Elyse Dodgson

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Elyse Dodgson
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NationalityUnited Kingdom

Elyse Dodgson (1945 - 2018)[1] [2][3] was an International Theatre Producer at the Royal Court Theatre. In 1996 she co-founded the International Department at the Royal Court and ran this for over 20 years. In this time she worked with playwrights and coordinated play development projects in more than 70 countries.

According to April De Angelis, Dodgson was "responsible for thousands of new plays written in voices that may otherwise have remained silent."[4]


Dodgson moved to Britain in 1968, joining the Brighton Combination, a radical underground theatre company. After starting a family, she became a teacher and worked as head of drama at Vauxhall Manor, a girls’ comprehensive in South London. Here she developed a pioneering approach to developing plays by starting with personal testimony of historical events.[5] Several of these plays were produced at the Oval House Theatre, including the influential Motherland in 1982, about women in the HMT Empire Windrush generation, which was based on interviews with many of the pupil's mothers on their experience migrating from the West Indies to Britain.[6] Dodgson then used this last play as the basis of an influential textbook for Secondary Schools.[7]

Royal Court Young Peoples Theatre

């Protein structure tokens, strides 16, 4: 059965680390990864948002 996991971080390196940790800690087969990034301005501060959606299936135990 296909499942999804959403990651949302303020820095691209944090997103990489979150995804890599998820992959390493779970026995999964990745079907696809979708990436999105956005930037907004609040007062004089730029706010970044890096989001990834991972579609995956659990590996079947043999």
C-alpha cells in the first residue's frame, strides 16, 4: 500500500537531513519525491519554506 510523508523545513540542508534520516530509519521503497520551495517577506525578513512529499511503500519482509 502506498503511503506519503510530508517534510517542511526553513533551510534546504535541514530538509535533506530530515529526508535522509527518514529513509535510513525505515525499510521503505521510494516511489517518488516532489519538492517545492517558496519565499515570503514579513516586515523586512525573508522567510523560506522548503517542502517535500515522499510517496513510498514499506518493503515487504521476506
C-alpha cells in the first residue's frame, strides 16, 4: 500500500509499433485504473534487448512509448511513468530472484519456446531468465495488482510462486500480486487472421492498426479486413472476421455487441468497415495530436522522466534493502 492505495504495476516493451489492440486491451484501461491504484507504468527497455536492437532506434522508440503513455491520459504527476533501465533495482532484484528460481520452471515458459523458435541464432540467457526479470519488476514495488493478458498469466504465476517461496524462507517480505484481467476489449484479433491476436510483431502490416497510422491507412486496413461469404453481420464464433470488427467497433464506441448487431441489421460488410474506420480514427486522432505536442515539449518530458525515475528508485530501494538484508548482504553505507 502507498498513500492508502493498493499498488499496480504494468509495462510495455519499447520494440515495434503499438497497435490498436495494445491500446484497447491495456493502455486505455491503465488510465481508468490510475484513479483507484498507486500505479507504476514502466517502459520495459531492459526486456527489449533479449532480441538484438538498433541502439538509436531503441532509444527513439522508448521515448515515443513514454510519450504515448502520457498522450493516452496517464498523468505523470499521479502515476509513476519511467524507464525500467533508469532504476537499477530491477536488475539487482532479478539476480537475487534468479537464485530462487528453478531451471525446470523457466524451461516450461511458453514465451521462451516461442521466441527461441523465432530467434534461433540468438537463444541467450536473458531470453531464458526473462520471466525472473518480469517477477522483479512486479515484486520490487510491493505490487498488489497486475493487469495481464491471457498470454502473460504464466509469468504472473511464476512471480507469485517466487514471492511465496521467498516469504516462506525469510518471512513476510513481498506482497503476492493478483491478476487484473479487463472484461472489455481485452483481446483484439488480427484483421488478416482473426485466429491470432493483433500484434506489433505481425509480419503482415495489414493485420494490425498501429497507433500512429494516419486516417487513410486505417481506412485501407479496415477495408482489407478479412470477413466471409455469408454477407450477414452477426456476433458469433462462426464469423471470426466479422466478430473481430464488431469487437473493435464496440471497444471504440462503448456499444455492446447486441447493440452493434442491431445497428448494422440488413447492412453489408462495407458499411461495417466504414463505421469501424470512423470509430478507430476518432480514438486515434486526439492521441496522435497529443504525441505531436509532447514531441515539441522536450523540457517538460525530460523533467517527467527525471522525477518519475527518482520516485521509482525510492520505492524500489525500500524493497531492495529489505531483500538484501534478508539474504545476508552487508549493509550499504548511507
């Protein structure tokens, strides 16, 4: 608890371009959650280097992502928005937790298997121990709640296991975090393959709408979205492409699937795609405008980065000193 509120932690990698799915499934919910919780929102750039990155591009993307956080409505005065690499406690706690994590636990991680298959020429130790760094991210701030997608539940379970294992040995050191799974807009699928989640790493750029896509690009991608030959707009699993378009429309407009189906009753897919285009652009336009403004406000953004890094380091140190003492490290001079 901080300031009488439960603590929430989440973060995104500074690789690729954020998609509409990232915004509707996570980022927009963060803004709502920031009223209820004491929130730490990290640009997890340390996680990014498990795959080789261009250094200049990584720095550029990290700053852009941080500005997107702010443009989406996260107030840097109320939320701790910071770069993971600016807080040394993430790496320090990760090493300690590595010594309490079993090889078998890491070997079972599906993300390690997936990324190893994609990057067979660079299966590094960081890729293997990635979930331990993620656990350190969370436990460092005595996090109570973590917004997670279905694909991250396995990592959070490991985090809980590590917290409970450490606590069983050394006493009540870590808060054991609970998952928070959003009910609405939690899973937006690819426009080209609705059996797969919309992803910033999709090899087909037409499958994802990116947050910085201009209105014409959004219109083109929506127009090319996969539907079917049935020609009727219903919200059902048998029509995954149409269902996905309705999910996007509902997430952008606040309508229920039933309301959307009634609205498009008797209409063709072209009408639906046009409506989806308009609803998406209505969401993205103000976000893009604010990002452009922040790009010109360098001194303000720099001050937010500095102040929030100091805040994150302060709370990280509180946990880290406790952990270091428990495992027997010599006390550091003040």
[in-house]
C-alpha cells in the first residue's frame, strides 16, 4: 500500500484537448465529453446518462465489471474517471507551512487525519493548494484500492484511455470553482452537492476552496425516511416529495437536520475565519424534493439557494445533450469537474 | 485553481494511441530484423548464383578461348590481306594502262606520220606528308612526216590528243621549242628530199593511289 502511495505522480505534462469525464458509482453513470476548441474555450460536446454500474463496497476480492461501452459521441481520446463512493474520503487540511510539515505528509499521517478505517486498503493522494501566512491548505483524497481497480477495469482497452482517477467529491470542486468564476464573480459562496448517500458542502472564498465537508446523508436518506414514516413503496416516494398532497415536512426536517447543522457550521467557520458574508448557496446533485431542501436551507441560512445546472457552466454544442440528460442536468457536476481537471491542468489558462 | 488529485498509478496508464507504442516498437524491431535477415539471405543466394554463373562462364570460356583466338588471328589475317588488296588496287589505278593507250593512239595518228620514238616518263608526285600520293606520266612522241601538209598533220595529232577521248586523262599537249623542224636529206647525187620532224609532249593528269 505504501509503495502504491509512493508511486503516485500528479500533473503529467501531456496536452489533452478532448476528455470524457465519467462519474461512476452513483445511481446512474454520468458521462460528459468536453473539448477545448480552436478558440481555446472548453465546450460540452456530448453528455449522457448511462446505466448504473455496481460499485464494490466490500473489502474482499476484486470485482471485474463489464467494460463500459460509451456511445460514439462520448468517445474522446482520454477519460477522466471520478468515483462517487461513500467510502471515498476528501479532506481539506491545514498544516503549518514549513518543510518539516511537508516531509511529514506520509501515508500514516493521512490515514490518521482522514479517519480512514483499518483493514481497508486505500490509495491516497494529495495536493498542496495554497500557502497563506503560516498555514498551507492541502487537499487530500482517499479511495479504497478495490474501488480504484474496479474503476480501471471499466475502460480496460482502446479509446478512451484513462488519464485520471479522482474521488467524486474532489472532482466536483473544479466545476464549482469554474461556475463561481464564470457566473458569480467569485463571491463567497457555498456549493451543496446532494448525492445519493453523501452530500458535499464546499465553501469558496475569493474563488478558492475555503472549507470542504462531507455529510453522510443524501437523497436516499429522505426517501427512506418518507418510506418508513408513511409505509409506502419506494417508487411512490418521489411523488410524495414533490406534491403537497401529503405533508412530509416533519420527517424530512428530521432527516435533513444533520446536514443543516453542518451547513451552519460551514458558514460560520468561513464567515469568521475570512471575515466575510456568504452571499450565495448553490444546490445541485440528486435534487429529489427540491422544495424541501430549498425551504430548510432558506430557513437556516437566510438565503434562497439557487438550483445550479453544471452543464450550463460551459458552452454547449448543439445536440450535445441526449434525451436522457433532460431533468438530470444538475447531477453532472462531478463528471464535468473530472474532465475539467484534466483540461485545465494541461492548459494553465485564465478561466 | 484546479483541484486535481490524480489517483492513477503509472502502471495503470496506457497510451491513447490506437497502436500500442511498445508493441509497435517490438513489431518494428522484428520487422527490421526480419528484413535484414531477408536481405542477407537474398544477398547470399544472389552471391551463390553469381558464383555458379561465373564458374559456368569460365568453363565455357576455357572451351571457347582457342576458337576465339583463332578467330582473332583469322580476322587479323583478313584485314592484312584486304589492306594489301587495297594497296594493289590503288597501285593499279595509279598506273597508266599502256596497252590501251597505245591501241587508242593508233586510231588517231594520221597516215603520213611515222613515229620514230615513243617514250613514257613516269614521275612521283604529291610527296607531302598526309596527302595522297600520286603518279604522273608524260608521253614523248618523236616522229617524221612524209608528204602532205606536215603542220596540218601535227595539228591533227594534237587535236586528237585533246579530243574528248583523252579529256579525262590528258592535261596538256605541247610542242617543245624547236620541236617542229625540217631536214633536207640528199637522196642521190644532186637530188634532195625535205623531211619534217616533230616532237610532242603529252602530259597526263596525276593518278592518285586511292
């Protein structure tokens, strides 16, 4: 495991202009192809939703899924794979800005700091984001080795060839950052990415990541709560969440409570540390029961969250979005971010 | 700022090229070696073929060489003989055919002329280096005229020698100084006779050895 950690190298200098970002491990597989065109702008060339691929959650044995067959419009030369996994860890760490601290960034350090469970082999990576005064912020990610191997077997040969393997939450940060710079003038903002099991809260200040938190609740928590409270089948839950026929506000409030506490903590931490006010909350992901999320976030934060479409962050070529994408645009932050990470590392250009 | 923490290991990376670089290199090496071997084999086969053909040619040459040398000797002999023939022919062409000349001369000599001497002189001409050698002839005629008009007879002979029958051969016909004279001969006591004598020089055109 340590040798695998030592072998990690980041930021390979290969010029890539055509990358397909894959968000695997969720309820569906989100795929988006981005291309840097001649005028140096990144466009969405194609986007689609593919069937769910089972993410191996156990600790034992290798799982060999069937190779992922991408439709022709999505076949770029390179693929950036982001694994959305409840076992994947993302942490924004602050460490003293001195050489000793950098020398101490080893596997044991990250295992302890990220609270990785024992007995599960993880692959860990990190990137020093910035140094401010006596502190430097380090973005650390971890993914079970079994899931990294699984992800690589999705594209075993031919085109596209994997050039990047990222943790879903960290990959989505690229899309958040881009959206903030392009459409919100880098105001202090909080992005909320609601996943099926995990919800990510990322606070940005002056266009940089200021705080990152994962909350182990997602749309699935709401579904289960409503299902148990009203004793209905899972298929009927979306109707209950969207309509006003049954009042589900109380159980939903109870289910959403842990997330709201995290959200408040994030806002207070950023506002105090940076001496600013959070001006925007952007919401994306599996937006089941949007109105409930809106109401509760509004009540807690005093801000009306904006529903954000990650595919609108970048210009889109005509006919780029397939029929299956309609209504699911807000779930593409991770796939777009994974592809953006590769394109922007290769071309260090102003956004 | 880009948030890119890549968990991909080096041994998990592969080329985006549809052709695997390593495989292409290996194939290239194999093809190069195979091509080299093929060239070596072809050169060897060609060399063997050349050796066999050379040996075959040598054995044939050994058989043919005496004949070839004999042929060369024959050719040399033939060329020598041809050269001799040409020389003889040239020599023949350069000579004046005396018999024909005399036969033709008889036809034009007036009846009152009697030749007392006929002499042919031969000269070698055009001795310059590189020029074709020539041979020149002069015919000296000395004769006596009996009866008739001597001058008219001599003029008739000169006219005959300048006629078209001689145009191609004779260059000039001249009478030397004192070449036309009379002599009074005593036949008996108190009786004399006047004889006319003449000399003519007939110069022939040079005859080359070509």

Dodgson was hired in 1985 by Max Stafford-Clark to become Director of the Royal Court Young People’s Theatre.[8][9] Here she created plays with young actors including Sophie Okonedo (Women and Sisters by Sandra Agard, A Rock in Water by Winsome Pinnock), as well as working with young writers such as Shaun Duggan and Jonathan Harvey, selecting and producing plays for the Royal Court Young Writers’ Festival,[10] which ran from 1986 to 1991.

International Theatre

Elyse Dodgson led the International Theatre department at the Royal Court Theatre from 1996 until her death in 2018.[1] The seeds of her involvement with international theatre included the setting up of an International Summer School at the Court in 1989, and collaborations with the Deutsches Theater, Berlin starting in 1992.[11] The international department, with Dodgson at the helm, was then created in 1996 by Stephen Daldry, then the Royal Court Artistic Director.[12] The first long term writer's workshop programme with a partner country was initiated in 1996 when Dodgson, along with Stephen Jeffreys and Hettie MacDonald travelled to Uganda.[13]

Over the next twenty two years, Dodgson developed partnerships, held workshops, and produced translated readings and plays by playwrights in over 70 countries,[14] from Europe, the Middle East, Cuba, Central and South America, Nigeria, Southern Africa, India and finally China.

New plays would be developed during International Workshops, often led by Dodgson.[15] In addition, a central component for developing new international playwriting talent was the International Residency, which developed from the original fee-paying Summer School to an annual event where writers from different countries would come together in London and each develop a new play in collaboration with members of the Royal Court artistic team.[16] The programme would include group sessions led by prominent British theatre makers, such as Harold Pinter, David Hare, Caryl Churchill, and Sarah Kane. [1][17] Many of the plays developed from these workshops and residencies would go on to appear at the Royal Court Theatre.[18]